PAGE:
After a record setting 2018, asset forfeitures across the state of Minnesota declined slightly in 2019, according to a new report issued by State Auditor Julie Blaha.
According to Blaha’s office, law enforcement agencies completed 7,708 seizures in 2018, compared to 8,091 last year. Accordingly, total assets seized declined from roughly $11.1 million in 2018 to $10.5 million in 2019. Even with the drop, asset forfeitures are still significantly higher than they used to be. The 2018 figure was the highest since the state enacted new, more stringent reporting guidelines in 2010 in response to reports that the Metro Drug Task Force abused the process.
According to Blaha’s report, 94% of forfeitures in Minnesota were related to DWIs or controlled substance abuse. Other reasons for forfeiture can include fleeing a police officer or burglary. Vehicles accounted for 65% of property seized, while cash was 25%.
Locally, the Rice County Sheriff’s office processed 12 motor vehicle forfeitures and one motorcycle forfeiture. Five were returned to the owner or lien holder, while the remaining eight were sold, bringing in proceeds of just over $20,000.
Owatonna’s Police Department was even busier, processing 19 motor vehicle forfeitures last year. However, only five of those transactions brought in net proceeds to the department, totaling just over $7,000. Notably, Owatonna PD was one of only two local departments to process forfeitures for reasons other than DWI or controlled substance abuse, with one vehicle forfeited for third-degree sexual contact, another for aggravated robbery and a third for fleeing a police officer.
The Steele County Sheriff’s office also processed two other cases for fleeing a police officer, one of which netted it more than $13,000. The other case of fleeing a police officer and three other cases for DWI or controlled substance abuse did not produce additional proceeds. The county kept one of the forfeited vehicles, using it for its new K-9 officer and handler/deputy.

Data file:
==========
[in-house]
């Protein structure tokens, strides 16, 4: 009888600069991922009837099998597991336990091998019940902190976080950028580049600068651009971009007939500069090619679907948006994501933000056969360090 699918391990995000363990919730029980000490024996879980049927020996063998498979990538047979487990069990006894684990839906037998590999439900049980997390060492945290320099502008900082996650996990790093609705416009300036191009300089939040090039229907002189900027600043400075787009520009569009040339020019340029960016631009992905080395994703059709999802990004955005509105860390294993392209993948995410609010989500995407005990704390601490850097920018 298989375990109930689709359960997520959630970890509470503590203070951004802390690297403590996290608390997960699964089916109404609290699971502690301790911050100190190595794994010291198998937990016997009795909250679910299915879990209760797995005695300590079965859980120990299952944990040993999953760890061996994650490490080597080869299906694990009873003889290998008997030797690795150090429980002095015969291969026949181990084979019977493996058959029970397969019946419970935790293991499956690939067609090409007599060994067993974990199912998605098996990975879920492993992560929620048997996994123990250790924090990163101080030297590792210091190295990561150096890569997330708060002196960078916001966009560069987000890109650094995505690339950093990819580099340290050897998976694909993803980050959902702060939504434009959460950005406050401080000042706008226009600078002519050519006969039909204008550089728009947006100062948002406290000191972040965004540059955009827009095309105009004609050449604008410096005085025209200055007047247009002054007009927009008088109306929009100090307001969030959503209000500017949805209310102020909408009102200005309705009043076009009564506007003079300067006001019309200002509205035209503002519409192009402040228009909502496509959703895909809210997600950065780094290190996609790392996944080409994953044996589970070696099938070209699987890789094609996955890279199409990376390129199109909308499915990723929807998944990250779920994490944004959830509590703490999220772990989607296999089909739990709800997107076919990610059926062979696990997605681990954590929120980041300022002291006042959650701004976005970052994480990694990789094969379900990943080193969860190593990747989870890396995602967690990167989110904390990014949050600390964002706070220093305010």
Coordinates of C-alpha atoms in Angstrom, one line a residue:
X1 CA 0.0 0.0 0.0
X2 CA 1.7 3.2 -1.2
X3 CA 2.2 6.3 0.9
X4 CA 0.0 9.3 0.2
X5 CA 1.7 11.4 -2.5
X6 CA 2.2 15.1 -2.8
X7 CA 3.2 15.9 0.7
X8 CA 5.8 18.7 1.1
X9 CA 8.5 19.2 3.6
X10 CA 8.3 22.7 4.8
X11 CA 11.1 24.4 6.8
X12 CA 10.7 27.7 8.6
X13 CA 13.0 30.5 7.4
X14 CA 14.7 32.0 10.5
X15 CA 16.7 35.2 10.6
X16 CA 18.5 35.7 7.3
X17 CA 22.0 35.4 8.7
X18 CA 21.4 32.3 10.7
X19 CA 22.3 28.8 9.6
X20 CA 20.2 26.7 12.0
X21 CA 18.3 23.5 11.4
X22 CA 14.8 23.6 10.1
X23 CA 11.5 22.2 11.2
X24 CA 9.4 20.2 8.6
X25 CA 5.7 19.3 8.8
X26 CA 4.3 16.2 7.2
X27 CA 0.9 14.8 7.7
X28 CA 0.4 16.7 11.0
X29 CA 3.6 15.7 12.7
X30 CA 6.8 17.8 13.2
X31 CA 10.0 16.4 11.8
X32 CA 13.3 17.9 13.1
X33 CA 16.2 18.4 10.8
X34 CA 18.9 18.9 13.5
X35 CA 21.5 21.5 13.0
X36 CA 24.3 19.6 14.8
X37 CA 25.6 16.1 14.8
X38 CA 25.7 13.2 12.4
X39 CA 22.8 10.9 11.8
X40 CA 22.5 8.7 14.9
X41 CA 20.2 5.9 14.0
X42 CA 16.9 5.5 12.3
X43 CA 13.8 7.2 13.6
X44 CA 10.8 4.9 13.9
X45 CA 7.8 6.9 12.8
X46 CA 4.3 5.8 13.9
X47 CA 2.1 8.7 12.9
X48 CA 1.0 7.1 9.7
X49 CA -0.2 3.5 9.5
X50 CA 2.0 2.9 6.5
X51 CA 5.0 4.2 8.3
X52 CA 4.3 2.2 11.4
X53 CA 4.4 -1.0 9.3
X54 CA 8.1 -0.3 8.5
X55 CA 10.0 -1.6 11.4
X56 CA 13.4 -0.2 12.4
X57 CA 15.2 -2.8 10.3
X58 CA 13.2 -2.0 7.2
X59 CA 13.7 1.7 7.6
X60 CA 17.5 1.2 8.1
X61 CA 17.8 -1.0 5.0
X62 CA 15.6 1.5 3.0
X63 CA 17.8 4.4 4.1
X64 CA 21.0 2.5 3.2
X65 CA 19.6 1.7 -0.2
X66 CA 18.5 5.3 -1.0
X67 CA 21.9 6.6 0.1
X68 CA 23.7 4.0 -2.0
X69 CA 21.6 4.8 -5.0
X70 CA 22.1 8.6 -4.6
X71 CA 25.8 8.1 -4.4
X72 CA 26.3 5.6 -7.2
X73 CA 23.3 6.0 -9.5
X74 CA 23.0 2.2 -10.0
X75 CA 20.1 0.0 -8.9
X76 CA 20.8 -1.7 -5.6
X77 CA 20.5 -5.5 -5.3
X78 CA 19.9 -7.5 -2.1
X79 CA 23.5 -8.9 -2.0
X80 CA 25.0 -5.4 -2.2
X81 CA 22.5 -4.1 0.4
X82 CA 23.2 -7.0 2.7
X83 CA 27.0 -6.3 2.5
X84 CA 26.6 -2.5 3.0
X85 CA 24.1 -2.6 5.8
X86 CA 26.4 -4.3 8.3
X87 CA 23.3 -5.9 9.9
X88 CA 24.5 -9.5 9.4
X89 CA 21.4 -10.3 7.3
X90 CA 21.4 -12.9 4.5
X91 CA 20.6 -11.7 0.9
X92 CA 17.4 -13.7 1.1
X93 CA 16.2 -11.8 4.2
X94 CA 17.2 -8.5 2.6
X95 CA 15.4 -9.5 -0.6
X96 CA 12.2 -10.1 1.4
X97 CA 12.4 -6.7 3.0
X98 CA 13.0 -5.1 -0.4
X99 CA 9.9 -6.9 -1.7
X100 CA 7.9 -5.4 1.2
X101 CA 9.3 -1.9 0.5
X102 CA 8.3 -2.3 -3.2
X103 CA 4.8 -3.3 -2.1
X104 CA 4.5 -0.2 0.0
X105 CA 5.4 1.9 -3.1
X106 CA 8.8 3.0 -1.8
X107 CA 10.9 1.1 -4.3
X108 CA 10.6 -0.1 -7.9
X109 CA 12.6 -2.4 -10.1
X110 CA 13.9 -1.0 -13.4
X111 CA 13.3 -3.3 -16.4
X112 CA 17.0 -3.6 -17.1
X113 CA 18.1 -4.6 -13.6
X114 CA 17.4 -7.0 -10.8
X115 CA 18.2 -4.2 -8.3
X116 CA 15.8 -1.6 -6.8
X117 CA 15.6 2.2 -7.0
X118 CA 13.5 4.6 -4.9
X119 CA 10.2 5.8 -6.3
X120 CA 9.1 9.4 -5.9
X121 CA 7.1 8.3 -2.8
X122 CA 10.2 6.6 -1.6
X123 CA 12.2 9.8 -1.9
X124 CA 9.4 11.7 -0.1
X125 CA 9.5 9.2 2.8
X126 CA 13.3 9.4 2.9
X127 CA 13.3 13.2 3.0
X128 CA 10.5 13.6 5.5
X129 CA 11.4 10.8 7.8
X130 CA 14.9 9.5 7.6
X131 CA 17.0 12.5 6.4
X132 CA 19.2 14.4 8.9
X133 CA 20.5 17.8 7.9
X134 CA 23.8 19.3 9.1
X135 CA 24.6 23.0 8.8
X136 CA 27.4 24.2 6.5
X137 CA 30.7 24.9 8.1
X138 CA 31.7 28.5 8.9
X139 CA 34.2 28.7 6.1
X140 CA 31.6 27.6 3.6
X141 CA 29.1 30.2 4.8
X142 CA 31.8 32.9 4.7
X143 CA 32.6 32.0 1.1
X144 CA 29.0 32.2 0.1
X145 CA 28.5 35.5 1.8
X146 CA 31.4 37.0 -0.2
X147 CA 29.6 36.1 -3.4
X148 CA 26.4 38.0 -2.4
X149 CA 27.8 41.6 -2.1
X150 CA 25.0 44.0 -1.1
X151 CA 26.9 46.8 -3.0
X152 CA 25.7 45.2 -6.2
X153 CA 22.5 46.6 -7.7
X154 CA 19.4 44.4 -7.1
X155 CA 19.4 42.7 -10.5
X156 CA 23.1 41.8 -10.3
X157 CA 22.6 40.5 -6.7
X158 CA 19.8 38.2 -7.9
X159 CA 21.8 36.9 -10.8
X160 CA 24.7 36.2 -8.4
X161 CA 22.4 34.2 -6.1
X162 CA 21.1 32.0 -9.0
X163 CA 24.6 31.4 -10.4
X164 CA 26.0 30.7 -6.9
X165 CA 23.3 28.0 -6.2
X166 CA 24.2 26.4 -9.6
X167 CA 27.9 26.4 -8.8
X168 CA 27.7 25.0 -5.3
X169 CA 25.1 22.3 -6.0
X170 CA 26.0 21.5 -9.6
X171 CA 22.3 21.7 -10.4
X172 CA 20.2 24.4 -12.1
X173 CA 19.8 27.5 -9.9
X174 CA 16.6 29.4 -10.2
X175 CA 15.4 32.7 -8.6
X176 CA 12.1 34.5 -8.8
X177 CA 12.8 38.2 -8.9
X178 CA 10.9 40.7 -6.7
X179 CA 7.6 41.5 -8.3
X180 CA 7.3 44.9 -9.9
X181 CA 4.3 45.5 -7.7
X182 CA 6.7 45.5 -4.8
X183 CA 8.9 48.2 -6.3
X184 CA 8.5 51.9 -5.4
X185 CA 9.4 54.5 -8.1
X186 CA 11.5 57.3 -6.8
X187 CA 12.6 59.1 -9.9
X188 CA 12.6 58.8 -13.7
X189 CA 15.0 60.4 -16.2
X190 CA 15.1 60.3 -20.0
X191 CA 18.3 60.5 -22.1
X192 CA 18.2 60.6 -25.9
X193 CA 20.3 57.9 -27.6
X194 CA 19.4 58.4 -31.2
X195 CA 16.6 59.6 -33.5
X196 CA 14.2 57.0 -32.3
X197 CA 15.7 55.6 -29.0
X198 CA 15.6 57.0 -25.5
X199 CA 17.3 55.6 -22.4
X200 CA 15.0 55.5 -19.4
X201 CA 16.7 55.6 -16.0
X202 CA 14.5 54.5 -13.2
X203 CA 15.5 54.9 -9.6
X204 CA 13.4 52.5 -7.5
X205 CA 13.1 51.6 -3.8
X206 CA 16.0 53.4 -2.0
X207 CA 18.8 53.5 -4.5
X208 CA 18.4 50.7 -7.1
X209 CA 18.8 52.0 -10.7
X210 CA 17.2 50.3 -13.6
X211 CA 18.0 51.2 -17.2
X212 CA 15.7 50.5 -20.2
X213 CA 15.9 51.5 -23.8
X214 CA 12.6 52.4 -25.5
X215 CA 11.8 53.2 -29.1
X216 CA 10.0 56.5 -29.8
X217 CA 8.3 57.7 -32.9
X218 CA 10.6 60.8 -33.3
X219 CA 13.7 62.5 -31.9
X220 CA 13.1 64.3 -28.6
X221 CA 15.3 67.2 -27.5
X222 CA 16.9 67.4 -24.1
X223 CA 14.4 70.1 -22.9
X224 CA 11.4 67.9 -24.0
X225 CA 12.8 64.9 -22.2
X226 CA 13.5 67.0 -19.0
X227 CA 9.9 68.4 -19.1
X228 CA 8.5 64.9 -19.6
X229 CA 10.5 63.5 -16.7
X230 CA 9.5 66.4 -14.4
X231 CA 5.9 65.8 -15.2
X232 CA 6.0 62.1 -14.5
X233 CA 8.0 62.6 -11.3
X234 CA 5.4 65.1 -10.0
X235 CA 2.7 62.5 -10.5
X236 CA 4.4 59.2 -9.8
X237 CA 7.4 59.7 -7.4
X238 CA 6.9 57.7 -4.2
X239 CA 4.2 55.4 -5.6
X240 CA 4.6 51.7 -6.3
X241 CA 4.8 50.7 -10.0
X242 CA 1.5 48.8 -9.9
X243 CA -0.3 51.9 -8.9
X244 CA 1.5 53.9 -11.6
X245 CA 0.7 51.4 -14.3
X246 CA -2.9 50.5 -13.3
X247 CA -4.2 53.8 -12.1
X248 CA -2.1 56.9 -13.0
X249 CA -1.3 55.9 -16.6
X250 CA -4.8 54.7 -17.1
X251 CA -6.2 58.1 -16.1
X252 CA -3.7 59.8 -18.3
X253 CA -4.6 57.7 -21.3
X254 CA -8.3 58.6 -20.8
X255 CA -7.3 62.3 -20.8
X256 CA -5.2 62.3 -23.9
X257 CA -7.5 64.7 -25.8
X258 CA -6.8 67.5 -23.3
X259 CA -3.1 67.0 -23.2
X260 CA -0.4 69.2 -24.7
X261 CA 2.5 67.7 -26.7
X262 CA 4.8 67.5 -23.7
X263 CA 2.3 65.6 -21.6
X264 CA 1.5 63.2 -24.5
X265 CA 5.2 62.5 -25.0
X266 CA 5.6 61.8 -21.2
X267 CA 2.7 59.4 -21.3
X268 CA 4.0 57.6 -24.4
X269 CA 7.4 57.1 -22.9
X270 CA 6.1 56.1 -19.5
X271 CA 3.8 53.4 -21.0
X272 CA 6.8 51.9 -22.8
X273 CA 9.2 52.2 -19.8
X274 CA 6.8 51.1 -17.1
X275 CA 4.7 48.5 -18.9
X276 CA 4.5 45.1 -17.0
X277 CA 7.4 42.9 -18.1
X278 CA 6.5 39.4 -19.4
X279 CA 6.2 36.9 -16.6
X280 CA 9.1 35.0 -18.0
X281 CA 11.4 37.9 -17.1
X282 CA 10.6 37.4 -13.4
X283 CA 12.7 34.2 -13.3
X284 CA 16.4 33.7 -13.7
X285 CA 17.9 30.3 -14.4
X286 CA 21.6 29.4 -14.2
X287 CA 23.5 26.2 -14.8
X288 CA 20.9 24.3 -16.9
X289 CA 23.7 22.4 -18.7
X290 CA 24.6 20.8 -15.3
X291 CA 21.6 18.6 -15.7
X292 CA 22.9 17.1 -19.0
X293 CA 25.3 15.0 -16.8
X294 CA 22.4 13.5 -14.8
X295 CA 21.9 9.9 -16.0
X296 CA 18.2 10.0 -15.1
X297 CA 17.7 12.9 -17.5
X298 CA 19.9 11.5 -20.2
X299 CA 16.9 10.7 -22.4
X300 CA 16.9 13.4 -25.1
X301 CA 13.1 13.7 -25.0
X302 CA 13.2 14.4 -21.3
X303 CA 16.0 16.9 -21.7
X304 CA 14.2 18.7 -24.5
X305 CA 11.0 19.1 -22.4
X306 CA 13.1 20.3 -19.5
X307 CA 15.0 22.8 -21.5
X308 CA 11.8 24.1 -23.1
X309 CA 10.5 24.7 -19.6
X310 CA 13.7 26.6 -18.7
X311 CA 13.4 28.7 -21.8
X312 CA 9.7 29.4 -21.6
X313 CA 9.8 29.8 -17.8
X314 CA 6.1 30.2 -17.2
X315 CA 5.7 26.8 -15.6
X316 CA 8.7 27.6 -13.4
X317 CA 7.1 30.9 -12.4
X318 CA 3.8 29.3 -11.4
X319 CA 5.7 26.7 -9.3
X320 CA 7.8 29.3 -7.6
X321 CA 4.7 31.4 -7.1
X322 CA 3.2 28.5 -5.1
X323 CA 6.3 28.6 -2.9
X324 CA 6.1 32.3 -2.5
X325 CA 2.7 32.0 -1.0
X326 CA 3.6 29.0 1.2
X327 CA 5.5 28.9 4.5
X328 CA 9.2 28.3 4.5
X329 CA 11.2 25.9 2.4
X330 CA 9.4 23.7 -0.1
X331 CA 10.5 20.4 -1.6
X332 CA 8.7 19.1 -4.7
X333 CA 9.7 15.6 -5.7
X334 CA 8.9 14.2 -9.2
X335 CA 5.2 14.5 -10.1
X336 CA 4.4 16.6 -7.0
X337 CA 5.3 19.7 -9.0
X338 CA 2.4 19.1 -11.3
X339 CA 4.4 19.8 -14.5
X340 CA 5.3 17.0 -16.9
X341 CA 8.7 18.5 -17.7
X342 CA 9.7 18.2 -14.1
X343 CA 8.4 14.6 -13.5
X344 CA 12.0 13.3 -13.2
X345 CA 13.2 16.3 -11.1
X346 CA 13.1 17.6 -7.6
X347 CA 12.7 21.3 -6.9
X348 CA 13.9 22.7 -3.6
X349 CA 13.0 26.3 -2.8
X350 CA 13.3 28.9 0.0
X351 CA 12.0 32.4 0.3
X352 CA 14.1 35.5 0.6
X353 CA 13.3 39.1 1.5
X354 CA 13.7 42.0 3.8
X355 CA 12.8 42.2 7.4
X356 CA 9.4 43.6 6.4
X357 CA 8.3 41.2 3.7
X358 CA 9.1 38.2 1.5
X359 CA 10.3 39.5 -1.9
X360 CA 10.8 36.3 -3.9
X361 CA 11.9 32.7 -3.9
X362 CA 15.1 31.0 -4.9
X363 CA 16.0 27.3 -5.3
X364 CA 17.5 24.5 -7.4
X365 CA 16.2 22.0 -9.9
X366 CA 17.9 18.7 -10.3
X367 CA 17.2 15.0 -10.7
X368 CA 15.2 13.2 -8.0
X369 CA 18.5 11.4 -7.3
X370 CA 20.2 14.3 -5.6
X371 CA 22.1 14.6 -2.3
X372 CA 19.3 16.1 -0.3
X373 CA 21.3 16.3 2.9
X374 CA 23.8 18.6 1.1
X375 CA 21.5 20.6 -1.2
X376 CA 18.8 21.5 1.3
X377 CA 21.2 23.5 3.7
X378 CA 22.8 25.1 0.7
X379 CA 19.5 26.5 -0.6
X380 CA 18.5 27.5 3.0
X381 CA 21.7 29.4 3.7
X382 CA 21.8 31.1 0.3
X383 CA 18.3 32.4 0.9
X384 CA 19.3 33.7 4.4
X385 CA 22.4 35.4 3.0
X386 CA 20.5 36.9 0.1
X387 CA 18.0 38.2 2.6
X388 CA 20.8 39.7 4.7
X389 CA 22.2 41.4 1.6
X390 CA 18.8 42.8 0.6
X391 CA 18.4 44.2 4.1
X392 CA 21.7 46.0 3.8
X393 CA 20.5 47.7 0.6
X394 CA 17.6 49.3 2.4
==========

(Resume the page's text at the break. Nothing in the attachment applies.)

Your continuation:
The action was quieter for other local departments, with the Faribault PD processing five forfeitures and Northfield’s just four. Faribault PD saw net proceeds of $1,000 off its transactions, while Northfield saw net proceeds of just under $3,000.
Faribault Police Capt. Neal Pederson said that in many cases, no proceeds are netted because the vehicle was involved in a crash, or is in poor condition. Other times the department may work out a deal to sell the vehicle back to the original owner.
“We try to be reasonable about the vehicles,” he said.
Ironically, Lonsdale’s Police Department netted more in net proceeds than Faribault or Northfield’s, at just over $3,000. Police Chief Jason Schmitz noted the proceeds will be used to purchase needed equipment.
According to Schmitz, each vehicle was sold online. He said that while final decisions are up to the County Attorney’s office, the department likes to be as consistent as possible to avoid any potential allegations of favoritism.
Minnesota’s civil forfeiture laws have become increasingly controversial, with some viewing them as a violation of due process. At the legislature, bills have been introduced to abolish the practice altogether, and instead require a criminal conviction before property can be seized. That legislation enjoyed support from civil liberties groups but was strongly opposed by an assortment of police unions and law enforcement groups, the League of Minnesota Cities and Mothers Against Drunk Driving.
Law enforcement has maintained that civil asset forfeiture is an important tool in the fight against organized crime, especially drug smugglers. To address their concerns, a compromise bill was drafted and passed a House committee unanimously this year.